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  HOME | Venezuela (Click here for more Venezuela news)

Venezuela Students Vow to March Against Chavez Again

By Jeremy Morgan
Latin American Herald Tribune staff

CARACAS – Student leaders opposed to President Hugo Chávez' bid to secure the right to successive re-election by changing the constitution called on the government to stop accusing them of being violent when their intentions were peaceful.

Although their latest march went off without incident late last week, an earlier protest the previous Tuesday was marred by clashes between students and the Metropolitan Police, who fired volleys of tear gas and rubber bullets. Afterwards, leaders of the march accused the police of trying to stir up trouble.

From the president downwards, the government has accused students – most of whom hail from middle class families and those of them who are politically active align with the opposition – of being "fascists" bent on "destabilizing" democracy and the country. Officials have also spoken of students implying they are the spoilt brats of rich parents.

Even as they denied any such thing and urged the government to stop the slurs, student leaders vowed to continue exercising their right to march in protest against a plan they argue is unlawful. They emphasized that they were active not only in Caracas but right across the country as well.

They claimed that their ultimate intention was to protect the constitution from being "usurped" by a president who they say wants to stay in office long beyond the two successive terms allowed under the constitution at present.

Chávez denies his intention is to "perpetuate" himself in power. However, he admits he'd like another 10 years in power to push through his "Bolivarian" political project.

At a press conference at the Universidad Simón Bolívar, Ronel Gaglio and other student leaders said they would go on marching with the aim of delivering the No vote at the February 15 referendum on Chávez' proposal to reform the constitution.

Chávez is on his second such term in office and will have to step down in 2012 unless he gets the constitution changed. An earlier attempt by him to get the ban lifted was rejected at a referendum in December 2007.

Critics claim this latest attempt is illegal. The Constitution stipulates that a proposal that's already been voted on in a referendum can't be submitted to a second vote during the same term of elected office.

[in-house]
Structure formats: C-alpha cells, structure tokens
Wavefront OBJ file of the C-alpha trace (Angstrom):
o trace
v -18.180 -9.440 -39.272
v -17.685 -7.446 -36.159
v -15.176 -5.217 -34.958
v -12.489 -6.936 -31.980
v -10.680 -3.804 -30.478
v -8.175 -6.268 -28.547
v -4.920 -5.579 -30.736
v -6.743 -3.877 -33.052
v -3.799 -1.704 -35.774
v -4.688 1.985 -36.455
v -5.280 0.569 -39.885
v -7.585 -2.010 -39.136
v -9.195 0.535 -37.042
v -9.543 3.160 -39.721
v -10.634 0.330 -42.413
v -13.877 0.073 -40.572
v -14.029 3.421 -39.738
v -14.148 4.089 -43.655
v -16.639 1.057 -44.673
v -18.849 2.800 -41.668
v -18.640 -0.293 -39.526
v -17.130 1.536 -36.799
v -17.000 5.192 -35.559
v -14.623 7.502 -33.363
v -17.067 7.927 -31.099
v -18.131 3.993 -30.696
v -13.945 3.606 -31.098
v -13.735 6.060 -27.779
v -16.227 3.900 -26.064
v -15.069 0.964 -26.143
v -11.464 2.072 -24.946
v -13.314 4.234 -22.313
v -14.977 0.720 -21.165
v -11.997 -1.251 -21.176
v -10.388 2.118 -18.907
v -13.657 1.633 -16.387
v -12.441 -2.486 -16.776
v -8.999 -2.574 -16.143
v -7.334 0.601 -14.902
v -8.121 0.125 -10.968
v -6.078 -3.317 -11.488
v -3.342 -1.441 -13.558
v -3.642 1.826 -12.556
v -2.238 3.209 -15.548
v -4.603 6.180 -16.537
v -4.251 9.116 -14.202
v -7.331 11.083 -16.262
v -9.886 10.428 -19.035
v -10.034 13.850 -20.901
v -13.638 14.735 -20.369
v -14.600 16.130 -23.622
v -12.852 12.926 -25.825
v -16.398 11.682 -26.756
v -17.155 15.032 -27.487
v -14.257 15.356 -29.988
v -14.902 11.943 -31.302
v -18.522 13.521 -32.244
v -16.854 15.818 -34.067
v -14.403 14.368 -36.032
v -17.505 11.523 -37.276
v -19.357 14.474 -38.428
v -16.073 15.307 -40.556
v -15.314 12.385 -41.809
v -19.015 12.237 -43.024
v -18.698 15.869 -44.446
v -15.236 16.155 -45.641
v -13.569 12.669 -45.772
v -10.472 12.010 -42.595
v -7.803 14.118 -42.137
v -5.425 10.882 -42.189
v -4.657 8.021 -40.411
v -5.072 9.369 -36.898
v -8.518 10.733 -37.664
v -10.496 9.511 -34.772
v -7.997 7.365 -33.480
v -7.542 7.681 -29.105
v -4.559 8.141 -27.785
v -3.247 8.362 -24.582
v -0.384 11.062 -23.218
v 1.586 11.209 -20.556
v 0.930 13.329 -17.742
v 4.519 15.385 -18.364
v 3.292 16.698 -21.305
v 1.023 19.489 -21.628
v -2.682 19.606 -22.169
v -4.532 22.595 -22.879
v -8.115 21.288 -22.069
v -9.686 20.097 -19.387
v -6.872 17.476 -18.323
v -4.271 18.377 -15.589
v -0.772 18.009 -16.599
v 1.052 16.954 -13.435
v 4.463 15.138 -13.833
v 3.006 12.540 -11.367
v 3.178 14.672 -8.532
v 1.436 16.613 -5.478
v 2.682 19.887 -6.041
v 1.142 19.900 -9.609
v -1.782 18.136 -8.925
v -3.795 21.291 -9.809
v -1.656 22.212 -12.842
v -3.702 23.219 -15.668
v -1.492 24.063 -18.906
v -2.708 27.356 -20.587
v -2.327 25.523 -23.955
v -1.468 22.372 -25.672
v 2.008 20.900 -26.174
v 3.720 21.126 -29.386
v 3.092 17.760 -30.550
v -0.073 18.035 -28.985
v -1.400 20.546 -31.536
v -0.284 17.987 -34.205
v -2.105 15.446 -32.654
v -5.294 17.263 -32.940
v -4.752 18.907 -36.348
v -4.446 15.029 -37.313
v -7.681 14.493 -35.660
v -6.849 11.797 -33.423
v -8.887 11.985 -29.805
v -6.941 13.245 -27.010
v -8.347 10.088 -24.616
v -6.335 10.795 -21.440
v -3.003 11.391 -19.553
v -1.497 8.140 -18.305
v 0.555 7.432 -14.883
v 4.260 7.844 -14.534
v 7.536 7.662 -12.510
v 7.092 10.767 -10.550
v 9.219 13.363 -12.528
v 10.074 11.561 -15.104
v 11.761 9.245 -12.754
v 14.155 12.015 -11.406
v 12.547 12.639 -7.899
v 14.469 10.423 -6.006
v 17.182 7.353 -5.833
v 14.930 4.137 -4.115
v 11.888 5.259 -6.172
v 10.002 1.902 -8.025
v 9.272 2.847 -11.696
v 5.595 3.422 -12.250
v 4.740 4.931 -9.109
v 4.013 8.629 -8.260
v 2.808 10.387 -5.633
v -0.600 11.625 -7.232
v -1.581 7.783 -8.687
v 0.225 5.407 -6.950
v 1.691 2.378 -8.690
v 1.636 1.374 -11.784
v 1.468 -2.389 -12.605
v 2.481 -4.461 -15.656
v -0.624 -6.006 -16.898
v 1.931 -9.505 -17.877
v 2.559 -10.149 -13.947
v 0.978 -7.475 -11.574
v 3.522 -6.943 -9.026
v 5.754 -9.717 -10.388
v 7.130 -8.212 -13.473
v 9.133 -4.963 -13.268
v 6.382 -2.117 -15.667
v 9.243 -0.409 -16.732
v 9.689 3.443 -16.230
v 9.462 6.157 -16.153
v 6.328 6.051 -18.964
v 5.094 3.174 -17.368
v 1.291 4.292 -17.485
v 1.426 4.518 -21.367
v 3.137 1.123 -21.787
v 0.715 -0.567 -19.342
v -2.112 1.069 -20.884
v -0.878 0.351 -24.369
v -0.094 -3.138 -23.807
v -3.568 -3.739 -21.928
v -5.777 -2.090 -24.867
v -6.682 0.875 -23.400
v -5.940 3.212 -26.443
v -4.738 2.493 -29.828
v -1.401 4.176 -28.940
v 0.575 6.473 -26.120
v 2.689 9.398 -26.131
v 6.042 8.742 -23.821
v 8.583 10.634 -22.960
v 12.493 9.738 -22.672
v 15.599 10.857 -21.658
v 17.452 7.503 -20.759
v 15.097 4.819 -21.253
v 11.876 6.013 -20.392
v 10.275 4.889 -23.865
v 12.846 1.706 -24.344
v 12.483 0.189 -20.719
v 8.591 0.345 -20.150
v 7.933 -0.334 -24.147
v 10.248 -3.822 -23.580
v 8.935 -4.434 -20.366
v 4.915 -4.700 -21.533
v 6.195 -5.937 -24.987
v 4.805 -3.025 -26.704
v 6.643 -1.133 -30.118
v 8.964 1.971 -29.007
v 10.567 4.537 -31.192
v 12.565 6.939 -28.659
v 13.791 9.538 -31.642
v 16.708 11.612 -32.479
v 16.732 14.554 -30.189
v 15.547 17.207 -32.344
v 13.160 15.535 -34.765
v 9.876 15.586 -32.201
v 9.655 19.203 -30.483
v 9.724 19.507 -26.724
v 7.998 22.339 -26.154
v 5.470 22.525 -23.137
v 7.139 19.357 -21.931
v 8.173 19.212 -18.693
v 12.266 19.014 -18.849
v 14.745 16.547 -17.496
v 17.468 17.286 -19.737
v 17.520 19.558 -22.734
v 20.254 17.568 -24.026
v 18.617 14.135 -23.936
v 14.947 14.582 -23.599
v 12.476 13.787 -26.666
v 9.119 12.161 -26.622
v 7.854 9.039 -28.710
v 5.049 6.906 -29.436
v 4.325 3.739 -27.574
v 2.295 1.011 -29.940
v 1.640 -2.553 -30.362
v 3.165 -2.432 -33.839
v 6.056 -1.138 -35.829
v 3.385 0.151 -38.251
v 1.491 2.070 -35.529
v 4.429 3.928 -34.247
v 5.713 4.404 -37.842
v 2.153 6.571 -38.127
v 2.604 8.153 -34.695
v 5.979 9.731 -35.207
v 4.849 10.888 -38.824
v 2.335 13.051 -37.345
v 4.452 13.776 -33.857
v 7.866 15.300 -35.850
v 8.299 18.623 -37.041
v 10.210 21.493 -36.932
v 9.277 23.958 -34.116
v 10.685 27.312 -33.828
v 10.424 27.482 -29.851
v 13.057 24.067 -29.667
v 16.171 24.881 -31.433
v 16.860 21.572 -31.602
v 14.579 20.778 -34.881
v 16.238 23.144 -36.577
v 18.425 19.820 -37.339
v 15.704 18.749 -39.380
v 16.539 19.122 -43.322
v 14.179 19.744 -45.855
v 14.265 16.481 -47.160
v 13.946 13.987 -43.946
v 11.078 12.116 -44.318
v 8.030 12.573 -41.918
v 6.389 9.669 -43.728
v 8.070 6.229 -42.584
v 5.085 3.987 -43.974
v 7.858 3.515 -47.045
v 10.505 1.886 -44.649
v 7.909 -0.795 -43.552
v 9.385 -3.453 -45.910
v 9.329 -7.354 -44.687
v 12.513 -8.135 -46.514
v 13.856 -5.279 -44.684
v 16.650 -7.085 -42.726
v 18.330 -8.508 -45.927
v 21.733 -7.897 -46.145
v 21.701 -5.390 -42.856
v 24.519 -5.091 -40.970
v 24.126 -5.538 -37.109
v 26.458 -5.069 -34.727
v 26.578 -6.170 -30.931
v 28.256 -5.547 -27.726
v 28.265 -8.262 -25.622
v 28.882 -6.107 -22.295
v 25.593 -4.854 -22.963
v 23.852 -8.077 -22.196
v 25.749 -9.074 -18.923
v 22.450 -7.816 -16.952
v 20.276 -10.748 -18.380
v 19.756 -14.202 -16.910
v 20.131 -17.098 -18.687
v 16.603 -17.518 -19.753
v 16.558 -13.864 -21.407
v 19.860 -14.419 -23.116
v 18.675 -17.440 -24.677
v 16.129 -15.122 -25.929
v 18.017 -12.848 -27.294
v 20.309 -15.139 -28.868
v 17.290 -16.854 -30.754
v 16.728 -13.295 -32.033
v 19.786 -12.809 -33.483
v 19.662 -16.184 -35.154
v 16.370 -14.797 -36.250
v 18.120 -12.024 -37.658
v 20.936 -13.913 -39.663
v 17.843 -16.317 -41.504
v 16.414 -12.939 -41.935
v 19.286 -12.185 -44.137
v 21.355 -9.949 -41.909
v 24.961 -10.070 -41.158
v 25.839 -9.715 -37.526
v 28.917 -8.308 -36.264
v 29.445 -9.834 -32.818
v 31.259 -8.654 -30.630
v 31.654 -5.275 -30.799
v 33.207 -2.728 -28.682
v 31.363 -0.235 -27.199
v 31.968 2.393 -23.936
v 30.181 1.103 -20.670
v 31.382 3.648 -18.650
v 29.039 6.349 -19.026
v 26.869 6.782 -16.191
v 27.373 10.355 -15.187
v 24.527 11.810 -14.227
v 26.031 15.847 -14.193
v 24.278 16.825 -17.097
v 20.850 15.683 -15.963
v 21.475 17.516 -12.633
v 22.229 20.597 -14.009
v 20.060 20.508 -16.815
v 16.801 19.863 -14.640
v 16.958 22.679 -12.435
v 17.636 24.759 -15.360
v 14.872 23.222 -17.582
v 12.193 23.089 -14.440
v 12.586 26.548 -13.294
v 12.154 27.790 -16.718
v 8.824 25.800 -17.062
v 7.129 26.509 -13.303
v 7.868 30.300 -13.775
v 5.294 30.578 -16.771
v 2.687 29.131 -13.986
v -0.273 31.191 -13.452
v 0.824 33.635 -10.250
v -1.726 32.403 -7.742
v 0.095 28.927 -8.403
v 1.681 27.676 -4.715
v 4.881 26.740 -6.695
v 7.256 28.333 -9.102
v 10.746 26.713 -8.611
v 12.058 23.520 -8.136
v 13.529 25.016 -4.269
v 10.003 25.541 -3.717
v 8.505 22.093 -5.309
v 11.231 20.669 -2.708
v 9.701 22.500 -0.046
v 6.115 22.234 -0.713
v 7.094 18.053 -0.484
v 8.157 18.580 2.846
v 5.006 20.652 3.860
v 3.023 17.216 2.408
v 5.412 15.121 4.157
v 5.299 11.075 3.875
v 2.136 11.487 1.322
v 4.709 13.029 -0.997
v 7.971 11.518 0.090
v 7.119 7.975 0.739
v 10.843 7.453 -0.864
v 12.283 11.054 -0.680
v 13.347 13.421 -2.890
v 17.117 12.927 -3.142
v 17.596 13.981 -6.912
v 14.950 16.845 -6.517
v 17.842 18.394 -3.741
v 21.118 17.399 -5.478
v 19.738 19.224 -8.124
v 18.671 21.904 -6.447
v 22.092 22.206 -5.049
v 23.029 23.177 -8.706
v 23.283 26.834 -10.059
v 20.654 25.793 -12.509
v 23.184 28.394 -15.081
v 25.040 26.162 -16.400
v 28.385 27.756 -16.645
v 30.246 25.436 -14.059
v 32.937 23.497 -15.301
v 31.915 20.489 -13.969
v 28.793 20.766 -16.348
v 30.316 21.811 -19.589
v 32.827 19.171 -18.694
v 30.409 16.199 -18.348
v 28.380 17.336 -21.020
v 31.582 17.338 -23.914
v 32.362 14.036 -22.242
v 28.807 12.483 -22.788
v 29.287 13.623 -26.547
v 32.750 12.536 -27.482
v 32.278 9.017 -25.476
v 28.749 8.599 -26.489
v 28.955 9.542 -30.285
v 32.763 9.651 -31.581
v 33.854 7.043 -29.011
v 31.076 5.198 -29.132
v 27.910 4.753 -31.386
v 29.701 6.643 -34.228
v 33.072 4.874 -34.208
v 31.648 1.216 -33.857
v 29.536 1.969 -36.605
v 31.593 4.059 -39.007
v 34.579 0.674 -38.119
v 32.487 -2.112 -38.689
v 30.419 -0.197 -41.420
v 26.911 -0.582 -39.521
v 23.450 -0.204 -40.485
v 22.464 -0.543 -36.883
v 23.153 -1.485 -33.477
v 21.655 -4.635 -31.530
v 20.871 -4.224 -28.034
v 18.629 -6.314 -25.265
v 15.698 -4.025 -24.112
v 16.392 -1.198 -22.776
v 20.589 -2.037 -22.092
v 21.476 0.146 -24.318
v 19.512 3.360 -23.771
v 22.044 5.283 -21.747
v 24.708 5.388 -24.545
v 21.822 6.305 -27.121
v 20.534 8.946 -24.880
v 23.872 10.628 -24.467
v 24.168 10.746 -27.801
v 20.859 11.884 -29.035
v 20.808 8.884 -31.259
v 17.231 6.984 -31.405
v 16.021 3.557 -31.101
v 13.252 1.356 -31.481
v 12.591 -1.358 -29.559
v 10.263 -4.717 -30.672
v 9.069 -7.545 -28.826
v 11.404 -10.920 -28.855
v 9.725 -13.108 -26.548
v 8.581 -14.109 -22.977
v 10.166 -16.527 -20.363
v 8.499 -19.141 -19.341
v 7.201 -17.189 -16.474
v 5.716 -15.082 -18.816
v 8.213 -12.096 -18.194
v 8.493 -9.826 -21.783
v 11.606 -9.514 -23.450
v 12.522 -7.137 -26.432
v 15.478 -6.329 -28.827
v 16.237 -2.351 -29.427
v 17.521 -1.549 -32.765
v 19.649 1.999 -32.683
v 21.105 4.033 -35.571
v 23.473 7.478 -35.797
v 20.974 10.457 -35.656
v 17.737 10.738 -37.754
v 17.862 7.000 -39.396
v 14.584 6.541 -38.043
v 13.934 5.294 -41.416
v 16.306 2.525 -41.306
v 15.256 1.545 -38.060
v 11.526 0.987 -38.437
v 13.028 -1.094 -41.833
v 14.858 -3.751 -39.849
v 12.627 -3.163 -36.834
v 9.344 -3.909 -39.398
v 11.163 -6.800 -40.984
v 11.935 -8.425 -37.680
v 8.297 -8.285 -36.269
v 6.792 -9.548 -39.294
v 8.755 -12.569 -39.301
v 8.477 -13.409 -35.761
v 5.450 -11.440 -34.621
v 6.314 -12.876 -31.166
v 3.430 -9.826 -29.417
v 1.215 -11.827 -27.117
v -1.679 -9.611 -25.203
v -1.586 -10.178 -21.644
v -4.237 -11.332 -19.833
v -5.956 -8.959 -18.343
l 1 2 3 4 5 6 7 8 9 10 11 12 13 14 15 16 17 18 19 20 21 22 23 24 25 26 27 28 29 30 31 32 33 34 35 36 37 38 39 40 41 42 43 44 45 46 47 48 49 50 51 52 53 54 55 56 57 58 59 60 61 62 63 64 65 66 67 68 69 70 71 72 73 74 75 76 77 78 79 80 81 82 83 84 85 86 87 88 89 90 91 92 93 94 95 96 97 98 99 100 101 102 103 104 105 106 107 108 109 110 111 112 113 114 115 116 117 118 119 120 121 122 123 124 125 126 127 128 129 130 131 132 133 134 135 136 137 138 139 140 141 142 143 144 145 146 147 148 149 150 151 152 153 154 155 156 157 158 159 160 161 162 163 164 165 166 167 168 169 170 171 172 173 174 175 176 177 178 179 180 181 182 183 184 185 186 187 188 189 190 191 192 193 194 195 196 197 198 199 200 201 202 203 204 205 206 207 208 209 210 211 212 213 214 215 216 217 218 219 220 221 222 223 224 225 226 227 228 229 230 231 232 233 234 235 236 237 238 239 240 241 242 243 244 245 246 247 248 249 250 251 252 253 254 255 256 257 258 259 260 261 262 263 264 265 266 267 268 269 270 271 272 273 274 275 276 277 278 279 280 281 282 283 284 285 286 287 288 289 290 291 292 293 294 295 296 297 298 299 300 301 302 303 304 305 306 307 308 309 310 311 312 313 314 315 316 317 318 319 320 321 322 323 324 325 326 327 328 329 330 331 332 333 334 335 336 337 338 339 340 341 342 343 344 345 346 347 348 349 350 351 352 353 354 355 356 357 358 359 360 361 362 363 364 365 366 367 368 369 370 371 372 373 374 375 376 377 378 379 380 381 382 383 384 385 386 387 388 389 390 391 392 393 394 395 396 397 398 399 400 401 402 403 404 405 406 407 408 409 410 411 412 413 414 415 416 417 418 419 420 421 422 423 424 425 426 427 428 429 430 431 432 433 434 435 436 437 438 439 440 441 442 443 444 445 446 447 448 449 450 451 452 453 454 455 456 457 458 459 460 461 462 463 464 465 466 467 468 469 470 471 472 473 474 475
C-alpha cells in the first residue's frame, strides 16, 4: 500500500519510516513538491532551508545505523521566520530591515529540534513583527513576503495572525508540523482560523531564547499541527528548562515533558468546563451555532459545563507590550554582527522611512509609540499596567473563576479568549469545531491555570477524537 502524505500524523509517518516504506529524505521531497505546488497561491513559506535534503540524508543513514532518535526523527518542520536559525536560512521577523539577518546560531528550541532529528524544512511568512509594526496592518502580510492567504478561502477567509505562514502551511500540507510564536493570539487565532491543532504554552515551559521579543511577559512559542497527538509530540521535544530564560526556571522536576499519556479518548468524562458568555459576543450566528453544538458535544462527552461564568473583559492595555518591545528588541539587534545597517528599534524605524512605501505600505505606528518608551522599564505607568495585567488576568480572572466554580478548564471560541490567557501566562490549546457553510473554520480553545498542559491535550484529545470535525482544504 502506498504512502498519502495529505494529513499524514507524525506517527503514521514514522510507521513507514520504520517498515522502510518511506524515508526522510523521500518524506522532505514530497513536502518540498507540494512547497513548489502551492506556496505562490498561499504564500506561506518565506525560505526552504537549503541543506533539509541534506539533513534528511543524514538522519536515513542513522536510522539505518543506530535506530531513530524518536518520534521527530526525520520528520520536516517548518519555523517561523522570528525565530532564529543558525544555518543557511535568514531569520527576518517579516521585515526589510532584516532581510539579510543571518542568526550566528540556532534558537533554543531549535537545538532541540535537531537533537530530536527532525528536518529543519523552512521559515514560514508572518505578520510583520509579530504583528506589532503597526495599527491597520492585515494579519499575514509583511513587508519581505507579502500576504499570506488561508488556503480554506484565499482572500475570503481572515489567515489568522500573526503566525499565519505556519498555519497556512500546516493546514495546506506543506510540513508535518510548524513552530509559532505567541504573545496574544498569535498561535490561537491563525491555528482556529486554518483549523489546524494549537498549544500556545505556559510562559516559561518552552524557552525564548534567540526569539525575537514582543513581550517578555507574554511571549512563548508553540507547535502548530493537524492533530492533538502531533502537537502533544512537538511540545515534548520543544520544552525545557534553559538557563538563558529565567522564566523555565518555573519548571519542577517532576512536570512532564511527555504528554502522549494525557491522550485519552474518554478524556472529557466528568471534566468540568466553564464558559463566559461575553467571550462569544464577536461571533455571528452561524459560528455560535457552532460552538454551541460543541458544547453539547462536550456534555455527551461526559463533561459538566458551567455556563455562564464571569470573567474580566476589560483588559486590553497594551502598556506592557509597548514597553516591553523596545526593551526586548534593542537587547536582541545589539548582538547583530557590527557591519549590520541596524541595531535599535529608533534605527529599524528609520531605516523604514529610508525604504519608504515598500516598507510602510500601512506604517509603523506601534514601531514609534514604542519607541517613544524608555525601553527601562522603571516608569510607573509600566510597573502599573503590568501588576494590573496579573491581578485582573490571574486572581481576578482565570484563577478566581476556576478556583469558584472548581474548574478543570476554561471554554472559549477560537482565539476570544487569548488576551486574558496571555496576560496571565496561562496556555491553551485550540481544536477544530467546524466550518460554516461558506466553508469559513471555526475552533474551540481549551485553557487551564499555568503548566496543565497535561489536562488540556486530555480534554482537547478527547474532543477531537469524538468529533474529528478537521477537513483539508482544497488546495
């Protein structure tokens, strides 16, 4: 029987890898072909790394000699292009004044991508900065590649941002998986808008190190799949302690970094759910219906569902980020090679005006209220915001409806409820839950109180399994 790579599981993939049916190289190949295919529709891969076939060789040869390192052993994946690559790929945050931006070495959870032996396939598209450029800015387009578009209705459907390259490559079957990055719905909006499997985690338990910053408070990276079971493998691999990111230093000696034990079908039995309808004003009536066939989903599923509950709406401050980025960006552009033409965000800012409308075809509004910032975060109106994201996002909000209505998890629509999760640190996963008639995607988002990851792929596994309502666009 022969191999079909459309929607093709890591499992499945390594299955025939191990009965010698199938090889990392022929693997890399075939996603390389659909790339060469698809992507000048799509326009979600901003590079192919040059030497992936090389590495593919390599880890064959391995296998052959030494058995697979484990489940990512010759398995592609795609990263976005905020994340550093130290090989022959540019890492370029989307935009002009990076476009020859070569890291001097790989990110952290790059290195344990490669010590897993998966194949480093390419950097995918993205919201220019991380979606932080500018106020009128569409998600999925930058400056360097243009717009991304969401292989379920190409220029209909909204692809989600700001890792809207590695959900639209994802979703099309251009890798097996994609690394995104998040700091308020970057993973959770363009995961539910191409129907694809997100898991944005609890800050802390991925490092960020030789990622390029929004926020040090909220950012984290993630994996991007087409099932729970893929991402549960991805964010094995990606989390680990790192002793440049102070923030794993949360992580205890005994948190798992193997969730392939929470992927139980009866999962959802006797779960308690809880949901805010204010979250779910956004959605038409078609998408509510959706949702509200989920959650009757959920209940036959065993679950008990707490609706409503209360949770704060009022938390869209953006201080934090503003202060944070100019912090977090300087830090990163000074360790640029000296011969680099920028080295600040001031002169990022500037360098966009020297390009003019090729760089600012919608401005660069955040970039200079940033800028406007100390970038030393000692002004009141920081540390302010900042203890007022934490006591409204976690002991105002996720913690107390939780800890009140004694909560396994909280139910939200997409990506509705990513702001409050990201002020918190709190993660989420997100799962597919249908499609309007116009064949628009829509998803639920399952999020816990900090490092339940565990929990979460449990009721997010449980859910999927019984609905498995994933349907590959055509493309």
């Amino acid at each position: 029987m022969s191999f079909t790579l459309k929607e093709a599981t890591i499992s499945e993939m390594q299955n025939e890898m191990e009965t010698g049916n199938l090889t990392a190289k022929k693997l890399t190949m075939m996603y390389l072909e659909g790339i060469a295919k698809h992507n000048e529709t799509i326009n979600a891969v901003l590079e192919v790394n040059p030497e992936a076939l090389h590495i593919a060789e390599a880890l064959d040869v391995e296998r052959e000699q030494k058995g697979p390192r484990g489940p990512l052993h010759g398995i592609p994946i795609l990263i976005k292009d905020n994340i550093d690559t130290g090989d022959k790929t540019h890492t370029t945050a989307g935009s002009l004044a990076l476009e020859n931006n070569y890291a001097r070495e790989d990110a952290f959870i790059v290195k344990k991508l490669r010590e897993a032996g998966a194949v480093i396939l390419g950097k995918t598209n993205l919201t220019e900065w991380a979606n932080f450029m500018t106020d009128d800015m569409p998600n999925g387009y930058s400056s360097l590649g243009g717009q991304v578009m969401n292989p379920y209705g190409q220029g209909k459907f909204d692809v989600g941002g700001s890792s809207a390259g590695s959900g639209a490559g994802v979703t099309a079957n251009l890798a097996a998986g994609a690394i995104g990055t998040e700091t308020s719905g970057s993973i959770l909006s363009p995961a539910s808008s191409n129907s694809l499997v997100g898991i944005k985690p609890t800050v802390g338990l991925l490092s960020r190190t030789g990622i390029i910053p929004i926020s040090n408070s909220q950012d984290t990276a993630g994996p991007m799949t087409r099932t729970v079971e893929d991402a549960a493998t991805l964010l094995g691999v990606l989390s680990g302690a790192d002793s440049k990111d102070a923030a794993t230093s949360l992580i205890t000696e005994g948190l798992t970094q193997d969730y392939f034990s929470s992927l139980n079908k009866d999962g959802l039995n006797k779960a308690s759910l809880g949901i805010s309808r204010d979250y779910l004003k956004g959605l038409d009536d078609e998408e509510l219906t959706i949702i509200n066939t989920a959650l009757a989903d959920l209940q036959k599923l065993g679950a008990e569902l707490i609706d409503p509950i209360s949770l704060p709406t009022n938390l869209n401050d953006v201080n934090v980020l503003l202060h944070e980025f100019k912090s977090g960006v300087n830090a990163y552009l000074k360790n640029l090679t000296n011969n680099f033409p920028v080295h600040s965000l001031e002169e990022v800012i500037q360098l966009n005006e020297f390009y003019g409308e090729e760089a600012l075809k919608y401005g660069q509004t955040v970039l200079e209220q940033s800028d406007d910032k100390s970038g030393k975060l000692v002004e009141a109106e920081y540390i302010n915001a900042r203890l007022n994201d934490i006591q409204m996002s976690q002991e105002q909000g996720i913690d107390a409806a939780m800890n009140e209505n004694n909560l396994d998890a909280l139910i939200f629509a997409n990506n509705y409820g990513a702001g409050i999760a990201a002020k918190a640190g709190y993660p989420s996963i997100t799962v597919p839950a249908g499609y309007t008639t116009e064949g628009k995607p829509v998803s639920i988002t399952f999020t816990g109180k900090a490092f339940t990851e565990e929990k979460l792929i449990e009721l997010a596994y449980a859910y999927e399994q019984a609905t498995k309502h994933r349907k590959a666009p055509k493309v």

Movement Towards Socialism (MAS), a party which initially supported Chávez after he first took elected office in early 1999 but soon crossed into opposition, rejected what it saw as the government's attempt to "criminalize popular protest."

Leonardo Padilla, a senior officer at MAS, condemned Chávez as a "traitor to the hopes of the people." The government, he asserted, was frightened of the students who were defending freedom and democracy.

Padilla airily asked out loud whether the real "Daddies' Boys" were government officials who freely spent public funds and traveled with armed bodyguards.

The Social Christian party, Copei, warned that "indefinite" re-election was in effect aimed at taking away the political opportunities of a new generation of leaders. He questioned whether youth leaders in the ruling United Socialist Party of Venezuela (PSUV) had any ambitions of their own.

Skeptics have suggested that the top echelon at the PSUV is clinging to Chávez for fear that it hasn't got anybody else to lead it. Either that or they know they'd start battling each other if he were to go. At street level, party activists insist their loyalty to Chávez merely reflects their belief in him as leader.

Here is the Referendum Question:

Do you approve of the widening of the political rights of Venezuelans in the terms contemplated in the amendment to articles 230, 160, 174, 192 and 162 of the Constitution of the Bolivarian Republic of Venezuela, processed by the National Assembly, which allows people to run for all positions of popular election in such a way that their election will be the exclusive expression of the vote of the people?

which is a loose translation of:

¿Aprueba usted la ampliacion de los derechos politicos de las venezolanas y los venezolanos en los terminos contemplados en la enmienda de los articulos 230, 160, 174, 192 y 162 de la Constitucion de la Republica Bolivariana de Venezuela, tramitada por la Asamblea Nacional, al permitirse la postulacion para todos los cargos de eleccion popular de modo que su eleccion sea expresion exclusiva del voto del pueblo?


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